ZELIENOPLE — Two moves by borough council Sept. 30 will save the borough millions of dollars in electricity costs.
Council approved two resolutions aimed at saving both the borough and power customers money. The borough purchases power from AMP Inc. and then sells it to borough residents.
The first resolution deals with the borough's participation in AMP's reciprocating internal combustion engine (RICE) project. According to Norm Baron from the borough's energy consulting firm, Utility Engineers, the project aims to reduce the borough's transmission capacity and thus reduce costs.
He said when energy use peaks in the borough, that peak is carried for the next year. The borough has a 7.6 megawatt peak.
Under the RICE program, when energy use hits its peak, a generator system in Ohio will kick in, providing an additional 2.5 megawatts of generation.
The difference is a savings of about $35,000 per month, Baron said. Through 2028, that savings will be applied to the cost of the peaking units.
However, after that point the savings will come directly back to the borough, minus an annual maintenance fee of about $3,000.
“It doesn't cost the borough anything,” Baron said.
The project is scheduled to begin construction in January, Baron said. The borough won't see a difference in power, and if projections are missed, AMP pays for the difference.
Baron said the diesel generators are expected to operate about 40 to 50 hours per year — and likely less. They have an expected life span of up to 20 years. He noted many municipalities on the eastern side of the state as well as communities such as Ellwood City have joined the program.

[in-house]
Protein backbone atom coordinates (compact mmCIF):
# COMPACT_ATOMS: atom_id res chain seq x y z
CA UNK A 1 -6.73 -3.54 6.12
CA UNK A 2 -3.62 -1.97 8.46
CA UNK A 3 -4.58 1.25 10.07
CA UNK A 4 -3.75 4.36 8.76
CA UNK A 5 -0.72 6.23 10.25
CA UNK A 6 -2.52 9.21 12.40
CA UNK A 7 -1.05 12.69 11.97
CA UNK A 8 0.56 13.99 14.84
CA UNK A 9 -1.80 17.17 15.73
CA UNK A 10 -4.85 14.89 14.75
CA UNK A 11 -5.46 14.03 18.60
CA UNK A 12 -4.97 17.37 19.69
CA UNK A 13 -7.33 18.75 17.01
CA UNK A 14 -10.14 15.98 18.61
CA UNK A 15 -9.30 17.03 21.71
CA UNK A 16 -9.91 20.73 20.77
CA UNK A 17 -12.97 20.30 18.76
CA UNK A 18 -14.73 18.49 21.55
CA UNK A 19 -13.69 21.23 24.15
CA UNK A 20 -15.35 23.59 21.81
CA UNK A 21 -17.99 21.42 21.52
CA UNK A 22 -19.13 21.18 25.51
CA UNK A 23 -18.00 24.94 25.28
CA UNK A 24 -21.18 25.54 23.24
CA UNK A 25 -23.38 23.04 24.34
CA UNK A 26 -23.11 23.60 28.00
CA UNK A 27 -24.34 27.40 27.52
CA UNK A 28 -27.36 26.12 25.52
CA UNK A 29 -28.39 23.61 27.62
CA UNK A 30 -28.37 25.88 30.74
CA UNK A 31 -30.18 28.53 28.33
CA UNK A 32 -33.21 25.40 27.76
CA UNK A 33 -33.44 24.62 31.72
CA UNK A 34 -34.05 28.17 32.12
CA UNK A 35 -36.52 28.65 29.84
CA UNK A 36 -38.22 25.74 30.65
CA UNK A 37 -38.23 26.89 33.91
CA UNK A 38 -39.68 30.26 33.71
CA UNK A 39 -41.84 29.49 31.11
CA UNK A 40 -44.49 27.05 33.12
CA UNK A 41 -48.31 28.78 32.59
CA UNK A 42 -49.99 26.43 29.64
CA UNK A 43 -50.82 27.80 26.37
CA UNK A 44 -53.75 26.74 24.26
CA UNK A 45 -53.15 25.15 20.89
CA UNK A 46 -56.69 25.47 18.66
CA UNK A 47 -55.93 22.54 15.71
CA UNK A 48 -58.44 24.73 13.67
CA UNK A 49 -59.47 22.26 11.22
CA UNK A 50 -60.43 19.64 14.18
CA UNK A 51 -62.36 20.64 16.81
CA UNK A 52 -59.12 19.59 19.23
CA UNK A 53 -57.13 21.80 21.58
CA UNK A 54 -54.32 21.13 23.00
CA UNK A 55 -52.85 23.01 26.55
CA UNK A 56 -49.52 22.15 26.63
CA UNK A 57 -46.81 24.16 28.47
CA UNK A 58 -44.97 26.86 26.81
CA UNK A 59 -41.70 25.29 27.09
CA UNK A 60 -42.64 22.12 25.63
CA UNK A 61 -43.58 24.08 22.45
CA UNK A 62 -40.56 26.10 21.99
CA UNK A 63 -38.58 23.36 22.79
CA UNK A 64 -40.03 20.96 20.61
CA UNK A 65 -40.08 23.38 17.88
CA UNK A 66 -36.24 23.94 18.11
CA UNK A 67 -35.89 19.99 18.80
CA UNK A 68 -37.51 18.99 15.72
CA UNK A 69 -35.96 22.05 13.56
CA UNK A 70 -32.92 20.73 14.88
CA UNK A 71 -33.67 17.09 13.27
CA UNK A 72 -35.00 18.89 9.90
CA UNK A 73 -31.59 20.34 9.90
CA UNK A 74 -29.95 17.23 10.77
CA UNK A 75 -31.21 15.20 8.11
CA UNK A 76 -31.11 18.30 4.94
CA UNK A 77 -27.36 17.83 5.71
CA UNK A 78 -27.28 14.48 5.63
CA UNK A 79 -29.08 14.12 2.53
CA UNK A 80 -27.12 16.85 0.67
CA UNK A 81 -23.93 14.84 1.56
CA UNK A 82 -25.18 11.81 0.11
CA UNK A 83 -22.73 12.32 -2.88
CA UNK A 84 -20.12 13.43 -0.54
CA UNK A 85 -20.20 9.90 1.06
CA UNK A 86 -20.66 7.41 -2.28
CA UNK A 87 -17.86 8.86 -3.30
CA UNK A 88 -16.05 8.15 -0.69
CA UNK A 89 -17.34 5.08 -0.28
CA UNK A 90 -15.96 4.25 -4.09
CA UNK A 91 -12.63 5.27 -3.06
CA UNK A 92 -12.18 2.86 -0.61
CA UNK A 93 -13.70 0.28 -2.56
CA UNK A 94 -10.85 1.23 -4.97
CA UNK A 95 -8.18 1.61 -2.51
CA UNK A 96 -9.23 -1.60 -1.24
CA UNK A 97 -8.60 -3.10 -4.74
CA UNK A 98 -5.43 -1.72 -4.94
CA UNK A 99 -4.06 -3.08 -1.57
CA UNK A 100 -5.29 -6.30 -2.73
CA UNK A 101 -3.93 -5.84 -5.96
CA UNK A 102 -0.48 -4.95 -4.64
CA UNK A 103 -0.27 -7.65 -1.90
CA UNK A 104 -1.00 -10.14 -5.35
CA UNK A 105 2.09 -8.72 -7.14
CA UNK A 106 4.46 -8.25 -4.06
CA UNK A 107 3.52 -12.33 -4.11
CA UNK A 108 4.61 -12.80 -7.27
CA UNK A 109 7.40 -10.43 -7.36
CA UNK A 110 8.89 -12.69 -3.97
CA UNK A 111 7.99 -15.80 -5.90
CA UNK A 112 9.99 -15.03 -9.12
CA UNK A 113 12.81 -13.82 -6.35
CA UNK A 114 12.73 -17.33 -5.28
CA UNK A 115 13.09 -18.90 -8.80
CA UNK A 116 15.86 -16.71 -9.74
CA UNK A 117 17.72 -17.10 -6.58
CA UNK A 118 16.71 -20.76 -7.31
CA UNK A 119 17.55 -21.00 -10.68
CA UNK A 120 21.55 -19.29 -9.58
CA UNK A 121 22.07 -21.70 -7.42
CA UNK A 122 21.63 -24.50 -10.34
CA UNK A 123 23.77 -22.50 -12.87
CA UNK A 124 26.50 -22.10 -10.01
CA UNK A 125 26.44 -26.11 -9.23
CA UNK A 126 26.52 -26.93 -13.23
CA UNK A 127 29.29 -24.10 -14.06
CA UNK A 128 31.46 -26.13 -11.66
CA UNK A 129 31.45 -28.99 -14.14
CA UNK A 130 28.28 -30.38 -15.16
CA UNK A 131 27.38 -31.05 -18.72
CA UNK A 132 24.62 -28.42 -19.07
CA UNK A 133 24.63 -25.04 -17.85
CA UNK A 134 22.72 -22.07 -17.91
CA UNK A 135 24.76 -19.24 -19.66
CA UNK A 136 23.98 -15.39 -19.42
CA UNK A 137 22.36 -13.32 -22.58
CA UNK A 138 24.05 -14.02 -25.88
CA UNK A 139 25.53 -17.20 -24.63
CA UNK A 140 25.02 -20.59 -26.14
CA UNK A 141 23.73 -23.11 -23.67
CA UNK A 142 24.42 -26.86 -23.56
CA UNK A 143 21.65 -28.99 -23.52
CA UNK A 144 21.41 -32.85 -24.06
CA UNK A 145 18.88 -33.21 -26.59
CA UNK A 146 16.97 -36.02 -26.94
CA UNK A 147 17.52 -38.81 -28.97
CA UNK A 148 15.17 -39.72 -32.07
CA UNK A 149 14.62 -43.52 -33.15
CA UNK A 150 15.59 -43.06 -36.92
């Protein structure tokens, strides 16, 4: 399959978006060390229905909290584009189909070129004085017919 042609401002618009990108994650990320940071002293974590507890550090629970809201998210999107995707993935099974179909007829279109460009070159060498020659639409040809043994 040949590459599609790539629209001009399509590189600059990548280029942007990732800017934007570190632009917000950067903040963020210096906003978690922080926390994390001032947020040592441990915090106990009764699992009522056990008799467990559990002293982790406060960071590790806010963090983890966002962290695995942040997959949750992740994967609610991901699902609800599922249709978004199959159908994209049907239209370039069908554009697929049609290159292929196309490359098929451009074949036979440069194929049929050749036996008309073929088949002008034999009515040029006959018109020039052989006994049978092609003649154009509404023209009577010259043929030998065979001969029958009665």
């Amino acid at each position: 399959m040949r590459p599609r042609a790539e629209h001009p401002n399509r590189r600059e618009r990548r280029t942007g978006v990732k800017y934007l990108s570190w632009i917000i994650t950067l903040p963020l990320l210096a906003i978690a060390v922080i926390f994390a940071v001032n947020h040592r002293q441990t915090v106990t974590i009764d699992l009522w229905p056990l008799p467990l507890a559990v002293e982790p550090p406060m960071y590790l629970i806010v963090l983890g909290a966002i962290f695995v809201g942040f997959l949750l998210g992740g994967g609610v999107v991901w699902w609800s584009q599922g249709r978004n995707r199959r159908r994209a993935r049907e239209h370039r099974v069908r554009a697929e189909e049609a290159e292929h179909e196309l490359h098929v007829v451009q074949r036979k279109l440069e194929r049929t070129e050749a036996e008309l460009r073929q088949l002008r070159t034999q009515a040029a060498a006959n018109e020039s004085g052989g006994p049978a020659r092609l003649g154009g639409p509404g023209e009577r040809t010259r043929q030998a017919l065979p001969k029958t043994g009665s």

“It's a win-win for us; we can't lose,” said council President Allen Bayer. “We'd be foolish not to move forward with it.”
Council unanimously approved the matter as well as a second resolution to extend a contract through AMP with NextEra Energy through 2032.
Borough Manger Don Pepe said the current contract was set to expire in 2027, but the extension locks in additional savings of about $80,000 per year. The borough will pay $44.84 per megawatt hour compared to the current $47.48 — a 5.6 percent savings.
The contract also allows for the borough to explore adding solar generation to its grid, although a new contract would be negotiated if that happens.
“It's obvious what we try to do both in the long term and the short term is reduce our electric costs, so we're able to reflect that savings to the customers at the end,” he said.